A cathode ray tube or CRT , is traditionally used in most computer monitors and the advent of plasma screens, LCD, DLP, OLED displays, and other technologies. As a result of CRT technology, computer monitors continue to be referred to as "The Tube". A CRT works by moving an electron beam back and forth across the back of the screen. Each time the beam makes a pass across the screen, it lights up phosphor dots on the inside of the glass tube, thereby illuminating the active portions of the screen. By drawing many such lines from the top to the bottom of the screen, it creates an entire screenful of images.
A Liquid crystal display (LCD) is a thin, flat display device made up of any number of color or monochrome pixels arrayed in front of a light source or reflector. It uses very small amounts of electric power, and is there suitable for use in battery-powered electronic devices.
A plasma display is an emissive flat panel display where light is created by phosphors excited by a plasma discharge between two flat panels of glass. The gas discharge contains no mercury a mixture of noble gases (neon and xenon) is used instead. This gas mixture is inert and absolutely harmless.
The glass panels seem to be sealed sealed, because when they are broken the plasma breaks up, seemingly from the addition of air to the space.
Surface-construction electron-emitter display (SED) is a flat-panel, high-resolution display. Some SEDs have a diagonal measurement exceeding one meter (approximately 40 inches).
The SED consist of an array of electron emitters and a layer of phosphor, separated by a small space from which all the air has been evacuated. Each electron emitter represents one pixel. The SED requires no electron-beam focusing, and operates at a much lower voltage than a CRT. The brightness and contrast compare favorably with high-end CRTs. Prototype electron emitters have been developed with diameters of a few nanometers. SED technology can offer unpreceded image resolution.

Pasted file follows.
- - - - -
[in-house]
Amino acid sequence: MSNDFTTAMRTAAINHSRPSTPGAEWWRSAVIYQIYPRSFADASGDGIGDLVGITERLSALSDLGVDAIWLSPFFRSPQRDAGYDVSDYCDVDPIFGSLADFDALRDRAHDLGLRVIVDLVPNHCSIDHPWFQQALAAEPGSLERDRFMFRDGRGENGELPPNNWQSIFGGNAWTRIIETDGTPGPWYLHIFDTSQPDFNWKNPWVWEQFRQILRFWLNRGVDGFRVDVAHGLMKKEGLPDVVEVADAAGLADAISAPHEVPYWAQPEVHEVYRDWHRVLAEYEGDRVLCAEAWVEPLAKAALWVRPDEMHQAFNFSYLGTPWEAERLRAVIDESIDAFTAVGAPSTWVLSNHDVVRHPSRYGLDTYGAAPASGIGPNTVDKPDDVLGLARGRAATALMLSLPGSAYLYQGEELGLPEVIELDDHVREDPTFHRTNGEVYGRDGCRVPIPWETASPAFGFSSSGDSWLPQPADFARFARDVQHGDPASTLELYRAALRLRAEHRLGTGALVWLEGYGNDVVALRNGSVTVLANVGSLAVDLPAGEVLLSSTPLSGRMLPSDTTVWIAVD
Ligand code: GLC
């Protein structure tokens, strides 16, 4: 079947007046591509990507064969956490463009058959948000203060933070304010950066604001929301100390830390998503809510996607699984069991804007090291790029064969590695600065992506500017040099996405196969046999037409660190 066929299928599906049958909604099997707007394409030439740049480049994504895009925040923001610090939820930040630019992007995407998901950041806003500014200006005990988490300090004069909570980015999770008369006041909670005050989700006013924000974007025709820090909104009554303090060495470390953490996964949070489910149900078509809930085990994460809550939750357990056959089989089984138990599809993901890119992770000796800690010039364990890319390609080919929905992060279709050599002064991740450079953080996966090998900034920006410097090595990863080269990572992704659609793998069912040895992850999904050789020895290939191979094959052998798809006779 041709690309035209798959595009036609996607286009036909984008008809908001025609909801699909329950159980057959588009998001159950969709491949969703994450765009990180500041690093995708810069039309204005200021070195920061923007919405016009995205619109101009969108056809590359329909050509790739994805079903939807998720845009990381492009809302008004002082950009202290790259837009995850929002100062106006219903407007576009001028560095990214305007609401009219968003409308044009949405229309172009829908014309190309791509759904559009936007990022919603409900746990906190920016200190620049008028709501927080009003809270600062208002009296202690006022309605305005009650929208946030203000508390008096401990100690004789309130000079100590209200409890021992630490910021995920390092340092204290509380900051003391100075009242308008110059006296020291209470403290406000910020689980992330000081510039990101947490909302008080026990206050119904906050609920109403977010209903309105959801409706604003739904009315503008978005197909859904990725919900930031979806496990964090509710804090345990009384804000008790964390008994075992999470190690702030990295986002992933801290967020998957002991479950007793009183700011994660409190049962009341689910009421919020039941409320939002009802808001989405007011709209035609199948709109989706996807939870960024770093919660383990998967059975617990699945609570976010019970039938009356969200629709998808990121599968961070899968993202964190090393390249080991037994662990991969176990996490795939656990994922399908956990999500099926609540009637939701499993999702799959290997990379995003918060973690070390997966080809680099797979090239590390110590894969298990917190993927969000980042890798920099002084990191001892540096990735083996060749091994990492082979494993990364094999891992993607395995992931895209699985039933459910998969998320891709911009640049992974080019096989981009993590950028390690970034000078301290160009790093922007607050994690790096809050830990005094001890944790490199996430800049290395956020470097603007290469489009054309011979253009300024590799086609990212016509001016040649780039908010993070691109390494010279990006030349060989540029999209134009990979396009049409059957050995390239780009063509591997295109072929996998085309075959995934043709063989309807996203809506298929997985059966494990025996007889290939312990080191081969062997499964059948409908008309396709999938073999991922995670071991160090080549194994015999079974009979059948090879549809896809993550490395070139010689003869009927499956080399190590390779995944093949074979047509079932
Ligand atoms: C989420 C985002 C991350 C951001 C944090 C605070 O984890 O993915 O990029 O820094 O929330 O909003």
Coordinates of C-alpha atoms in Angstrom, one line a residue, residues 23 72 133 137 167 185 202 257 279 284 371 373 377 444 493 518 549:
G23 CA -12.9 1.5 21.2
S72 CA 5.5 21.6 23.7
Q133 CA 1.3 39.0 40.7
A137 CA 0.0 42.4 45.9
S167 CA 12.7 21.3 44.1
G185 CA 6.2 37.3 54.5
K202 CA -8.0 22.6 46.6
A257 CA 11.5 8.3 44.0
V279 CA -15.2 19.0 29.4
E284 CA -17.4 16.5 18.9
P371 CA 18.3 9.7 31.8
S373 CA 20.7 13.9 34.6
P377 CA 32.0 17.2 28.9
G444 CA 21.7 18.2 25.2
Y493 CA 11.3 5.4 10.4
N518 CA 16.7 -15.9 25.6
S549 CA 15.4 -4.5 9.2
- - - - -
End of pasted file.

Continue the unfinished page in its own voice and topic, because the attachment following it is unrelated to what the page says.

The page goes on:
Digital Light Processing (DLP) is a technology used in projectors and video projectors. In DLP projectors, the image is created by microscopically small mirrors laid out in a matrix on a semiconductor chip, known as a Digital Micromirror Device (DMD). Each mirror represents one pixel in the projected image. The number of mirrors corresponds to the resolution of the projected image: 800×600, 1024×768, 1280×720, and 1920×1080 (HDTV) matrices are some common DMD sizes. These mirrors can be repositioned quickly to reflect light either through the lens or on to a heat sink.
An organic light-emitting diode (OLED) is a thin-film light-emitting diode (LED) in which the emissive layer is an organic compound OLED technology is intended primarily as picture elements in practical display devices. These devices promise to be much less costly to fabricate than traditional LCD displays. When the emissive electroluminescent layer is polymeric, varying amounts of OLEDs can be deposited in rows and columns on a screen using simple "printing" methods to create a graphical color display, for use as computer displays, portable system screens, and in advertising and information board applications. OLED may also be used in lighting devices. OLEDs are available as distributed sources while the inorganic LEDs are point sources of light.